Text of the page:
The Filipino Sachet Mentality | Manila Mash

The Filipino Sachet Mentality

I was still but a child when I learned of this concept. The ‘tingi’ culture or ‘sachet mentality’ – roughly translated. That businesses thrive in selling bite-sized or individually packed versions of their products to cater to those that have just enough for the day or the week.

The adjustment seemed noble at first, perhaps, in times when life was much harder when we were all trying to get back up on our feet while war reparations were taking place at the ruins before us. When we lost so much for a fight that wasn’t ours to begin with. When our identities were far more confused then as to where our allegiances lied.

Fast forward to about a century and a score later, the aspect of which to stretch much as we can the little we have, though difficult, sure, is still a part of the fiber of every Filipino’s being. That it is more often opted to purchase a 5 peso sachet of shampoo enough for 3 days days compared to a 30 peso bottle that, when portioned properly, can last a month and change.

At this level, it’s easy to grasp the consequences, but it has gone so far as to influence the very decisions we make for our lives.

It’s the same as getting excited for a free toaster (easily 400 pesos) to sign up for a credit card with a minimum of Php 1000 yearly fee on top of the penalties if you delayed paying for them an the interests afterwards (note the ‘s’). Little did you know the bank has earned 20-fold what it cost them to pay for the toaster, the employee that sold it to you, and all the processing fees required to get you your card and free item.

It seems that the same decisions are made for most anyone and everyone for that matter when, in fact, just recently, quite a number of people have already planned to spend their December earnings for down-payment for a new car without realizing the ramifications of doing so – in fact, experts suggest that you only purchase a car if you can already afford three of the same car you’re planning to buy since that’s what it will cost you, in the long run, to maintain, keep it topped up, and running properly for a set amount of time. Say 5 years. Besides, the purchase a of a car without the financial capacity to do so, says, whether you admit it or not, that you just want to show off to your friends and neighbors that you are capable of doing so after wishing for it so hard. Ever wonder why there are so many repossessed cars by banks across the metro? Ever wonder why there are so many second-hand cars being sold off online with still a significant balance left to pay the bank? Same story goes for apartments, condo units, and such. Big decisions that are made in the immediate future.

In sum, it’s short-sightedness that has been fueling our economy now to a brink of questionable proportions. Sales did go up for mobile phones, for example, but a good percentage of those are on loan with credits either from the telcos themselves, from Home Credit, or banks themselves just to feed your under-inflated ego. What good will your new phone do to you once you, in extreme scenarios, lose you job, for example?

It’s not stinginess that I am imploring, far from it. Just that plan ahead into the future.

The usual thinking of the typical Filipino goes like this:

-I am earning Php 15,000 every month;
-I spend Php 5,000 on daily expenses;
-I spend Php 5.000 om bills;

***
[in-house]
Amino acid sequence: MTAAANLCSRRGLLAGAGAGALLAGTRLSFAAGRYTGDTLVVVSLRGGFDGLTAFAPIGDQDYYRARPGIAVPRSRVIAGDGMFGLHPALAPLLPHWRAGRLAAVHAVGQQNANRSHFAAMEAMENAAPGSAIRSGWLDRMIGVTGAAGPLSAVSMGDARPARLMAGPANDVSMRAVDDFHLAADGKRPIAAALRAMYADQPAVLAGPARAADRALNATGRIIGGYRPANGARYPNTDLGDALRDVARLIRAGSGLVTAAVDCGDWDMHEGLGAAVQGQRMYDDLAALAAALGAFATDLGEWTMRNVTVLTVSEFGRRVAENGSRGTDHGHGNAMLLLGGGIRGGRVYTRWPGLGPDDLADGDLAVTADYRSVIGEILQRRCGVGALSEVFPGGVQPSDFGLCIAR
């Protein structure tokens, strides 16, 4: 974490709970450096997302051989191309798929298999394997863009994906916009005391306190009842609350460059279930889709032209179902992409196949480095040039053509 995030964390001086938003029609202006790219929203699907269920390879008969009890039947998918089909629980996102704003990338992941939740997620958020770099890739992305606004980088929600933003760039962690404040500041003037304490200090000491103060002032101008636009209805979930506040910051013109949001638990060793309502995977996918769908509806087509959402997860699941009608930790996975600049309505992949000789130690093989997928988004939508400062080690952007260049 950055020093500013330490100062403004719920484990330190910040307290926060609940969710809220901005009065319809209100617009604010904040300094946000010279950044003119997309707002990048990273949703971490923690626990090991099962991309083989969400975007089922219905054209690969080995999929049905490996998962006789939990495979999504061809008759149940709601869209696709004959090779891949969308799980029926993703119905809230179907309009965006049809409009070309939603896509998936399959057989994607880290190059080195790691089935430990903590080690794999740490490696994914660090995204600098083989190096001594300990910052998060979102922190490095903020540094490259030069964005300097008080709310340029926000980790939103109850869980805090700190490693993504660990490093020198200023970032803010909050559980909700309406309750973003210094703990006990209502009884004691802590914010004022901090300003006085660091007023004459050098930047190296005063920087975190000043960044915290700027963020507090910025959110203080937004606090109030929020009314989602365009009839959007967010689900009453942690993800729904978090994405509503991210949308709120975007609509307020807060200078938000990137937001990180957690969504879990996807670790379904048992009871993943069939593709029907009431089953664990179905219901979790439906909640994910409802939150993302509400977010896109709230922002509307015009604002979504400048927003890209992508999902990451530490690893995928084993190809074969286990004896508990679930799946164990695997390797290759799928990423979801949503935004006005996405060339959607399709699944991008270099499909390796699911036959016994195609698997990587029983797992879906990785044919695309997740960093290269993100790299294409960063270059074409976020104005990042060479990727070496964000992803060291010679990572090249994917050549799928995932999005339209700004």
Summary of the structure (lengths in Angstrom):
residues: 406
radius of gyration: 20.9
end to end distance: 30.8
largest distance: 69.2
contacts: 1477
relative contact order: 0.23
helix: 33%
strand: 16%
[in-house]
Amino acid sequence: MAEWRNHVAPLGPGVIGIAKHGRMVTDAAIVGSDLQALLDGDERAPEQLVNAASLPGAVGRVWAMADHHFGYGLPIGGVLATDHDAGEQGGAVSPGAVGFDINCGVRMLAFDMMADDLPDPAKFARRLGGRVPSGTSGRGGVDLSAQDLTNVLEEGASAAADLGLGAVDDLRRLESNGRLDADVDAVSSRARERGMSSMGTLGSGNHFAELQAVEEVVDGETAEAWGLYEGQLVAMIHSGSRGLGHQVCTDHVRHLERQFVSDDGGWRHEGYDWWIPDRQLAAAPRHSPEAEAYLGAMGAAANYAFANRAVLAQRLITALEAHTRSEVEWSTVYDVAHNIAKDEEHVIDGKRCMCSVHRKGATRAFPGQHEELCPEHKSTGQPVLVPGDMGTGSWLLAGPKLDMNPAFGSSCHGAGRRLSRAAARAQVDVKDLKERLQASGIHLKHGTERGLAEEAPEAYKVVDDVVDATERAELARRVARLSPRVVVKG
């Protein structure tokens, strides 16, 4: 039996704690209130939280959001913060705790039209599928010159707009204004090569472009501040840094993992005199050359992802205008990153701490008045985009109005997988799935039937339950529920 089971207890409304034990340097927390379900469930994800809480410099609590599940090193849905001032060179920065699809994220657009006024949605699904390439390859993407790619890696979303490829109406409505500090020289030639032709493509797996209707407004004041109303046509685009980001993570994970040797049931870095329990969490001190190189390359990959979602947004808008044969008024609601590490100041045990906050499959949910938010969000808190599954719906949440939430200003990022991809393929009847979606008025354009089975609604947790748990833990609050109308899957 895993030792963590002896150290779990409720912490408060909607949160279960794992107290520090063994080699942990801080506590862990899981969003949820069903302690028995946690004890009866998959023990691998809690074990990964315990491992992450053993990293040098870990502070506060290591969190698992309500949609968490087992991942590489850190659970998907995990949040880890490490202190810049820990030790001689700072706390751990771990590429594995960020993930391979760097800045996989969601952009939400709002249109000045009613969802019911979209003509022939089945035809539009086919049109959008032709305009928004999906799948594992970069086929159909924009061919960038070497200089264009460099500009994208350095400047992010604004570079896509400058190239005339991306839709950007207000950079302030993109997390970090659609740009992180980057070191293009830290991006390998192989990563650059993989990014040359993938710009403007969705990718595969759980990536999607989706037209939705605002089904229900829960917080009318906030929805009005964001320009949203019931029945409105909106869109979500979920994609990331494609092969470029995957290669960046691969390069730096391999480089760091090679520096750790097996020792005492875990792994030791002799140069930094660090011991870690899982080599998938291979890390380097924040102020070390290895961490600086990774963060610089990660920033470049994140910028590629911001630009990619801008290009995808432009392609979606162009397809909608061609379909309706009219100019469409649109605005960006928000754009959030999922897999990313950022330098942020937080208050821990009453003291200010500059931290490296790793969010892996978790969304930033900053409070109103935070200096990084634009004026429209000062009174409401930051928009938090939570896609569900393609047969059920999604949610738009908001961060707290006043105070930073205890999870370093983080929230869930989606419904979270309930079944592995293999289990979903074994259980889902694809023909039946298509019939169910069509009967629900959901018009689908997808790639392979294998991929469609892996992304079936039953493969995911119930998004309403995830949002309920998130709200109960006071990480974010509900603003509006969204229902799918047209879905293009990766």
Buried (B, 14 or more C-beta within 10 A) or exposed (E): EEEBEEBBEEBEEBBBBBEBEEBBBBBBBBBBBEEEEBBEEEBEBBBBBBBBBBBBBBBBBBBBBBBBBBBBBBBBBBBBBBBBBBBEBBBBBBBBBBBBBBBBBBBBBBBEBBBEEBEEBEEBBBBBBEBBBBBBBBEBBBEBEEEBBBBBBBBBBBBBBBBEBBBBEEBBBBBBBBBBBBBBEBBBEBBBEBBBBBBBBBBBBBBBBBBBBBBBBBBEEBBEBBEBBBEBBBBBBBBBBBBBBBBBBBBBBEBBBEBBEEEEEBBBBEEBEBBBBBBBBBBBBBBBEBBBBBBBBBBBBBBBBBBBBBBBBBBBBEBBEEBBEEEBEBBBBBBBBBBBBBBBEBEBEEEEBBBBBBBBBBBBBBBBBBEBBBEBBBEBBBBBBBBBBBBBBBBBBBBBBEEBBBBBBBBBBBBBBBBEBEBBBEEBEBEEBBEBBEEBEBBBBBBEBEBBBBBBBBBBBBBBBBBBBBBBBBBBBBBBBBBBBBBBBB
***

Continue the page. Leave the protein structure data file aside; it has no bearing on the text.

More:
-I have Php 5,000 for myself;
-I can save Php 2,000 every month; and,
-In 5 months I can buy a new phone worth Php 15,000.

While it stands true, there are those times, out of your power, that make you end up spending more than expected, say, a celebration of sorts, or you had so little time to prepare for a meeting that you had to hail a cab eating up most of what you need for the day, or you needed to buy meds since you’re feeling under the weather, or you needed to go through a medical exam. This sets you back further if, say, you had a loan you have to push back, now with interests because of the delays.

The same goes for government projects, where, evidently, for everyone involved, we collectively recognize the patchwork of road repairs are bandage solutions to problems that have plagued us since time immemorial. Or the temporary bridge, the temporary watershed, the temporary coal-powered power plant, instead of a more expensive bridge that will last 80 years longer, or a dam to further enrich a bigger community, or solar, wind, and even tide powered solutions that are 10 times more expensive, for now, but will have greater social, economic, and natural impact. All of which can be calculated with tested results from the same first worlds that invented the solutions.

I then implore you to plan way ahead. I’ll take the solar panel argument, yes, it will cost upwards of Php 30,000 to fit a regular sized roof. Power output could range from 3 hours of daily air conditioning usage, towards powering your refrigerator for the month. Batteries to store your energy when there is no sun will cost extra. Yes, pricey, costly. Tough if you cut that cost to an expected of ten years, for example, that would come down to Php 250 per month, considering also that Meralco has a project of paying households that are making more power than needed that sends electricity back to the grid. You’ll actually end up earning more than you spending.

All I’m saying is planning for the future is way more than just knowing that you’re earning this much, and will have this much to spend for yourself. I’m not saying don’t treat yourself. I’m also not imploring to become stingy. Far from it. All I’m saying is employ the rule where “purchase only if you can buy two to three of the same” as a cushion. Then, perhaps, you would have saved yourself a lot of trouble in the future.

Mabuhay, Manila.

photo by Hans Erickson Lim

Drew Uy

I do words, food, coffee, and photos. Hit me up on Twitter @ginuhit

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